October 19th, 2010 by master

Unless the budget changes, three of the seven crime prevention coordinators in Seattle will lose their jobs. As for the remaining four coordinators, including the one serving Wallingford, no one is sure if they’ll be forced to cut back on their hours or cover larger areas to fill the holes.

Crime prevention coordinators, civilian employees in the Seattle Police Department, work directly with residents doing everything from setting up block watches to going door to door to warn about recent crimes. They’d been part of the police budget up until last October, when the positions then became paid for with federal grant money that runs out in the spring.

With the help of the nonprofit Common Language Project and communications students at the University of Washington, we take a closer look at what the loss of these coordinators could mean to our neighborhoods.

Continue reading “Crime Prevention Coordinators Face the Budget Axe”.

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Wallingford library and SHARE funding discussed at budget hearing

September 29th, 2010 by master

A plan to remove the on-site librarian from the Wallingford library and funding for the Seattle Housing and Resource Effort (SHARE) were just some of the topics of discussion at Wednesday’s public hearing on the city budget in Northgate. 

“The library changes and improves lives,” said Tony Provine of Friends of the Seattle Public Library.

A crowd lines up to speak at Wednesday night’s budget hearing in Northgate

Under the mayor’s plan, the Wallingford library and 7 other smaller libraries will be converted to “circulating libraries.”  The Wallingford library will continue to be open 35 hours per week and offer collections, holds-pickup, and computer access.   But access to specialized services will be provided online or by telephone access to staff at the Central Library. Programming will be primarily focused on youth and provided by librarians from other locations.  At all library branches, a one week systemwide closure (the week before Labor Day) will continue in 2011.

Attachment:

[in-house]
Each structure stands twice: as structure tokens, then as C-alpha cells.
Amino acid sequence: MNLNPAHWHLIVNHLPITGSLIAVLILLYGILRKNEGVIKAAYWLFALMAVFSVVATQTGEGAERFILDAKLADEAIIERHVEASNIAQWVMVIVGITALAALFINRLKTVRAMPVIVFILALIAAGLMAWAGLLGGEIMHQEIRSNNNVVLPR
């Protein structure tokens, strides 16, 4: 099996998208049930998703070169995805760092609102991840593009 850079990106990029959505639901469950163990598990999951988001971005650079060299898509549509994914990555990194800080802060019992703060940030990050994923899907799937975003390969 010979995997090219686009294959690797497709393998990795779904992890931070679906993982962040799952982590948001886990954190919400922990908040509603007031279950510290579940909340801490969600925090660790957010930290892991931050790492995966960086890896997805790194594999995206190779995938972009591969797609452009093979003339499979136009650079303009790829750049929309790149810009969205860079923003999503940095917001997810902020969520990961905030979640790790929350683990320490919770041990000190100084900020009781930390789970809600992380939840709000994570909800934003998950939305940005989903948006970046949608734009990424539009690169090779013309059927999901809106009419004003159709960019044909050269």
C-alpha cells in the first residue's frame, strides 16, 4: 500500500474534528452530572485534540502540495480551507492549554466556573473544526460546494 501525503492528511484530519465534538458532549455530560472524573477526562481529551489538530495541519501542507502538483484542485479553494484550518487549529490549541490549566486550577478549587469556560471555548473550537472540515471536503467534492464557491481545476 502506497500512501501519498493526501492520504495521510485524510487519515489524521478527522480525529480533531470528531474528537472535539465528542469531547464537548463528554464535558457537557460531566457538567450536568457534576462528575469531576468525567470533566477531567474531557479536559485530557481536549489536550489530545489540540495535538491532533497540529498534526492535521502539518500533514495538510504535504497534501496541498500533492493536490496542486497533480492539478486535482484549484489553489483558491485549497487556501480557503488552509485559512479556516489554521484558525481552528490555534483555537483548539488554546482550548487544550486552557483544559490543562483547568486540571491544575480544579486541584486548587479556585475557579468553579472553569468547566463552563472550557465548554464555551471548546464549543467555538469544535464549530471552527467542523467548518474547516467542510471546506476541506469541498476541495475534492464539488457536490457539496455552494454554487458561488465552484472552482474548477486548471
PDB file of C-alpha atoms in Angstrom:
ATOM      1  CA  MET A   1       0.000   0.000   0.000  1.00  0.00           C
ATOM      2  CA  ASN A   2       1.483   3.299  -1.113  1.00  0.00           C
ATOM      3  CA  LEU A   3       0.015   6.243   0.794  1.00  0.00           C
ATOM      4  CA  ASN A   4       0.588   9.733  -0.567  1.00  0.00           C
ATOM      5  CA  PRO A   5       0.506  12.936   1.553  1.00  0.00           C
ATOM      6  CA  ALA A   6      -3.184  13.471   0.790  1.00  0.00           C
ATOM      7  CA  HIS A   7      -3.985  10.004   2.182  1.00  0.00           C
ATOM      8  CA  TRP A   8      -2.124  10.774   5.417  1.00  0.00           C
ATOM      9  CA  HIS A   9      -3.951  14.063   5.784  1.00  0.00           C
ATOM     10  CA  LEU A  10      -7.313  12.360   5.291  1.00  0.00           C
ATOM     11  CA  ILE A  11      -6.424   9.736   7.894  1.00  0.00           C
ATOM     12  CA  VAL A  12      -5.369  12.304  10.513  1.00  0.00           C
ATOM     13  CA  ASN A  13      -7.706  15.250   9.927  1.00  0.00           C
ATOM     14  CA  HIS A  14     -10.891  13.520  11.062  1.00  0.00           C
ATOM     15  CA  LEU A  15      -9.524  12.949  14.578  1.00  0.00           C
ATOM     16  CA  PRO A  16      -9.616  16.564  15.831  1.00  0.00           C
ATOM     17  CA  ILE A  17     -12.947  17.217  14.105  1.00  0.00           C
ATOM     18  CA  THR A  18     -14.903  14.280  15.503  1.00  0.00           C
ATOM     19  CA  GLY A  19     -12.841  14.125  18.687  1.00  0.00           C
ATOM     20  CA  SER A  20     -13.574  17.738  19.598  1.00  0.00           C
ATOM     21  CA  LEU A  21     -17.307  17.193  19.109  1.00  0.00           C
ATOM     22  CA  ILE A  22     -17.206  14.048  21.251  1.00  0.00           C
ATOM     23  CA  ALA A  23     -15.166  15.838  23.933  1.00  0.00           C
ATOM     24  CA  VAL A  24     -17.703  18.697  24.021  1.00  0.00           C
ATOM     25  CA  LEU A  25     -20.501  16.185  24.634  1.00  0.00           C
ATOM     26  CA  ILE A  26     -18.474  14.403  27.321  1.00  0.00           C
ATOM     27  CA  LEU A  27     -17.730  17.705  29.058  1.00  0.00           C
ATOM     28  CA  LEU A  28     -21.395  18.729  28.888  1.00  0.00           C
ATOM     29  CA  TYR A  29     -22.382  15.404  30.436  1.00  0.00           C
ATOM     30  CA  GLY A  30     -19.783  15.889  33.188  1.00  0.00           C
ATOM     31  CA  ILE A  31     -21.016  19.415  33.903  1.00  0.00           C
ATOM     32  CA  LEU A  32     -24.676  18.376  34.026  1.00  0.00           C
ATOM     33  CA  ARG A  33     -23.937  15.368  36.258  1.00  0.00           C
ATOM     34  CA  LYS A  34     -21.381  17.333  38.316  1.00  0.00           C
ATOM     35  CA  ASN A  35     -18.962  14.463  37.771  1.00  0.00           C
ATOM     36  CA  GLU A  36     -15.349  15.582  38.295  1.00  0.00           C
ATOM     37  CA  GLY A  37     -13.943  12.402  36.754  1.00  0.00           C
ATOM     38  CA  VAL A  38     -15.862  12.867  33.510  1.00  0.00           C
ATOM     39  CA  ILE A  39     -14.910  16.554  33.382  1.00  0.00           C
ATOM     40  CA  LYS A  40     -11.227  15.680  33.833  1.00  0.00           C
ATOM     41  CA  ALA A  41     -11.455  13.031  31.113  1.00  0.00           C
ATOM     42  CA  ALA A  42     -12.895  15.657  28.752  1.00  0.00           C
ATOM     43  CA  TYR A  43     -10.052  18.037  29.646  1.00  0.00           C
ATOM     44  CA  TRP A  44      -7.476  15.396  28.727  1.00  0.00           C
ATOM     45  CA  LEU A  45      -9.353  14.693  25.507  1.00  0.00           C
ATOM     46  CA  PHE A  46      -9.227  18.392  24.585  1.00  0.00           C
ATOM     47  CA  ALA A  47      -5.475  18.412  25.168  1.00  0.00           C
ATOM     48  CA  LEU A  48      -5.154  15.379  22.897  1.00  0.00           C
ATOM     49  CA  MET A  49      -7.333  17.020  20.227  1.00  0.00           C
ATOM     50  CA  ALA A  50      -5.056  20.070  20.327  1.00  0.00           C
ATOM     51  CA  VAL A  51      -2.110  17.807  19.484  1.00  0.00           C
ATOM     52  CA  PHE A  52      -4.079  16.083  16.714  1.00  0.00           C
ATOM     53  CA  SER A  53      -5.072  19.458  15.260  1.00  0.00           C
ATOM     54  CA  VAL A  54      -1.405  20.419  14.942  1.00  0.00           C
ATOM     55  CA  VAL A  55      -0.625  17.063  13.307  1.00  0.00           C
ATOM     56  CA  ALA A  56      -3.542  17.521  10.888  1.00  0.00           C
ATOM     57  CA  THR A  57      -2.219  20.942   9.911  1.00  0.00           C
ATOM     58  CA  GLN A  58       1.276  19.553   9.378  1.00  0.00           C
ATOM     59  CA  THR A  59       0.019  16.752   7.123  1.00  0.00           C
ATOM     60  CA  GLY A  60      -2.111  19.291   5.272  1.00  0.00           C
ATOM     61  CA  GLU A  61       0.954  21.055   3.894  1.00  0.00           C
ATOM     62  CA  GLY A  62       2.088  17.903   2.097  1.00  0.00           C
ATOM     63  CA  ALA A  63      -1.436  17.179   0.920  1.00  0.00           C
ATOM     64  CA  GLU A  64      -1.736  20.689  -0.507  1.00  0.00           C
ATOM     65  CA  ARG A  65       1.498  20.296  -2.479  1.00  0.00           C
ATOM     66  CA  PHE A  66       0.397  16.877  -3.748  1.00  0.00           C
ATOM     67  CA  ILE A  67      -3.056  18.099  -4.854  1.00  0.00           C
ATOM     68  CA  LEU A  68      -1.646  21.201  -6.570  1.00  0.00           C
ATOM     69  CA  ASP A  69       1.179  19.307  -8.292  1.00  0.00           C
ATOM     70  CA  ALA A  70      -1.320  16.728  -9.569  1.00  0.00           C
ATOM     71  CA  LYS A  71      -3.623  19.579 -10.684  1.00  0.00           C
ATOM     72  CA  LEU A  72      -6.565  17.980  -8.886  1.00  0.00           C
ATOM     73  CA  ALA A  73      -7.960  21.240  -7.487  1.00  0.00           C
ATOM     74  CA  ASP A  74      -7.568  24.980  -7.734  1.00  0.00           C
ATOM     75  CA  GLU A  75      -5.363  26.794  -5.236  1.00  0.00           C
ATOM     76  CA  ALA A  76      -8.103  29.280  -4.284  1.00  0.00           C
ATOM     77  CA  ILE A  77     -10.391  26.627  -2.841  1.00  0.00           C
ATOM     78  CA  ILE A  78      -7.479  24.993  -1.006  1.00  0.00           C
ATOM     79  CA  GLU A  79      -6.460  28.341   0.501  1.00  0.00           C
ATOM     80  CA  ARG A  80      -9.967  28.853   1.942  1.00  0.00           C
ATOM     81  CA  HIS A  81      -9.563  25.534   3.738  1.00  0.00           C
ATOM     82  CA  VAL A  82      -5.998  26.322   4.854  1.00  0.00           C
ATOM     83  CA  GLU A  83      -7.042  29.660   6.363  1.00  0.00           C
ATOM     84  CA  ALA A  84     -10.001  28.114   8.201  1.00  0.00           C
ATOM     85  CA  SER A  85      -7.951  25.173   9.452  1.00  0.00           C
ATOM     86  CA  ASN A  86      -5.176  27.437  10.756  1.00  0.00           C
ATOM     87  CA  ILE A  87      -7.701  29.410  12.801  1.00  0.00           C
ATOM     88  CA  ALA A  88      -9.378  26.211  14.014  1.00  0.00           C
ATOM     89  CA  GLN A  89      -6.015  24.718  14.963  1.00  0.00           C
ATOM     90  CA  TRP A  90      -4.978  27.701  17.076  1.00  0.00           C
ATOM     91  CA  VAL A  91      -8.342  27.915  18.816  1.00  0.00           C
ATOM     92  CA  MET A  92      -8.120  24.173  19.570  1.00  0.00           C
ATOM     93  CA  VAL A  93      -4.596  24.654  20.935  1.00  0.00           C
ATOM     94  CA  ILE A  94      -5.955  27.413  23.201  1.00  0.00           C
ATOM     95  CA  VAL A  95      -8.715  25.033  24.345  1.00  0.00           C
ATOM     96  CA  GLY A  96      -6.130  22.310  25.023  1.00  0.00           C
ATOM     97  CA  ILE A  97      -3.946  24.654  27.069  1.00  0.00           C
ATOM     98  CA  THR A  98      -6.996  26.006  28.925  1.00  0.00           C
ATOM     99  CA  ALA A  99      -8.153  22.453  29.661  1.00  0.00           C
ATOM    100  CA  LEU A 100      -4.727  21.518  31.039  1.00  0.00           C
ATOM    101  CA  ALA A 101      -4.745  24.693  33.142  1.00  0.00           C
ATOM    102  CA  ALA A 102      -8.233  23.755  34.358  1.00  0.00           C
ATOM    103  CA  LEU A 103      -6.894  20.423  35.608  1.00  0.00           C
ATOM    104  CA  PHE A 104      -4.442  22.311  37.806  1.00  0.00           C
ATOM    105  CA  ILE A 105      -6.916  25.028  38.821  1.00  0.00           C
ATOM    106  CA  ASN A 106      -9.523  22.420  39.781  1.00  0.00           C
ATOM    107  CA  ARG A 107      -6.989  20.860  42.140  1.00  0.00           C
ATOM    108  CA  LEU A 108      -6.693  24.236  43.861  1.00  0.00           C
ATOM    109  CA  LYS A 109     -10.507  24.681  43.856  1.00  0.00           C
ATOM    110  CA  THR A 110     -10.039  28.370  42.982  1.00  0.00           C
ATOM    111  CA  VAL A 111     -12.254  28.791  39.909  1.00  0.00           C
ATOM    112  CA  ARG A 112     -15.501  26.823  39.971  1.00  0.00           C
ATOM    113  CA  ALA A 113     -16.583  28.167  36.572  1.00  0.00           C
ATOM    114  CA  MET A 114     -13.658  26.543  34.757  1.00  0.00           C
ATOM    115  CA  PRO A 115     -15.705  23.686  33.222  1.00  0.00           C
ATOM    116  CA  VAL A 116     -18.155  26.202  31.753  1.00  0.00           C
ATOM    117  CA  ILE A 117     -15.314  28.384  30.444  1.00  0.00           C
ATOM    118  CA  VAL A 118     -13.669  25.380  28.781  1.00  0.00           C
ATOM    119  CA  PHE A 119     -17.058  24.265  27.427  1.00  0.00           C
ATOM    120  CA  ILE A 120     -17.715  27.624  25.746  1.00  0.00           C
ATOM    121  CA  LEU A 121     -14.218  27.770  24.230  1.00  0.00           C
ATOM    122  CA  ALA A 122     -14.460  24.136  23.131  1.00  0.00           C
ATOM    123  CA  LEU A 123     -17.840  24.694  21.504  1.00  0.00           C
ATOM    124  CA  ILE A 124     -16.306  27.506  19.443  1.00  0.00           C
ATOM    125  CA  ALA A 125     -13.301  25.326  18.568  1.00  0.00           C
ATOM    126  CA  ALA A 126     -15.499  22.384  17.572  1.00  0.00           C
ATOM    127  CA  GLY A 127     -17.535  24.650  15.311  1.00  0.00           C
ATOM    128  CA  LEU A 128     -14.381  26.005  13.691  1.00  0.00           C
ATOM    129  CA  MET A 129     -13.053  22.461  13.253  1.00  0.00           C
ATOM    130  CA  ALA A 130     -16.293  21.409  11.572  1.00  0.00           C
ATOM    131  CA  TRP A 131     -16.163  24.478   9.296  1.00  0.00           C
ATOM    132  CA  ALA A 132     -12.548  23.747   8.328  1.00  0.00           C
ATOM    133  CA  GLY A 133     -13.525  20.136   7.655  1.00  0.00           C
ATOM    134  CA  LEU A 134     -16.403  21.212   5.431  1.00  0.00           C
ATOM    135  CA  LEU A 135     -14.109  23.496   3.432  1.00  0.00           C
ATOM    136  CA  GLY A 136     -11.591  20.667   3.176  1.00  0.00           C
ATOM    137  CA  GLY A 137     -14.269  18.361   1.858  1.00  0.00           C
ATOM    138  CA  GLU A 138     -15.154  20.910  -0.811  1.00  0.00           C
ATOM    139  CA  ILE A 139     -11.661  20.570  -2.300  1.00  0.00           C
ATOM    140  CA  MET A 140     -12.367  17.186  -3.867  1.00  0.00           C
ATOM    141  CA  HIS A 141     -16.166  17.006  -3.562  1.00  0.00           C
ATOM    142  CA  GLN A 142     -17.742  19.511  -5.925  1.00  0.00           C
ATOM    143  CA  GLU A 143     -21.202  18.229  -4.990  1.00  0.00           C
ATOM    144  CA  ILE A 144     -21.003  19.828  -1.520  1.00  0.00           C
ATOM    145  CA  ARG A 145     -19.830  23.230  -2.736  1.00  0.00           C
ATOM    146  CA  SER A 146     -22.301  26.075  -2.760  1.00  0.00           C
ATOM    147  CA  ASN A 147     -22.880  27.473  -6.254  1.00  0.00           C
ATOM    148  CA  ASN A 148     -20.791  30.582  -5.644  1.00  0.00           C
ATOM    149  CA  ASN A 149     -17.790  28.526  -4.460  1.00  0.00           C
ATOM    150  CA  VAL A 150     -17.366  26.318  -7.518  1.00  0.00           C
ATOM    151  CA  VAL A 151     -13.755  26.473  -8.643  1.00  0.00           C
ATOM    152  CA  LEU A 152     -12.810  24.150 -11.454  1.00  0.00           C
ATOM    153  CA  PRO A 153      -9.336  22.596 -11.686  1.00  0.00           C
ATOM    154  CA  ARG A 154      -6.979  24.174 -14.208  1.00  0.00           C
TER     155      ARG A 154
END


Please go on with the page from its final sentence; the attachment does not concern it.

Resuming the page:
“We ask you to consider restoring some critical library service hours,” Provine told the City Council.

Supporters of SHARE also turned out to ask the Council to continue funding its programs to house the homeless.  The mayor’s proposed budget reduces Human Services as a whole by 5 percent.  SHARE currently gets about $300,000 in installments from the city each year but recently asked for more money in order to avoid closing some of its shelters.  Donations helped avoid any closures.  SHARE recently opened a homeless shelter inside the Gift of Grace Lutheran Church in Wallingford.  While SHARE supporters were on hand at Wednesday’s public hearing, one of the ideas proposed on the City Council’s online budget suggestion page calls for stopping all funding to SHARE.


Supporters of SHARE at Wednesday’s public hearing

One other budget issue impacting Wallingford involves the Wallingford Playfield wading pool which will once again only be open three days a week during the summer months.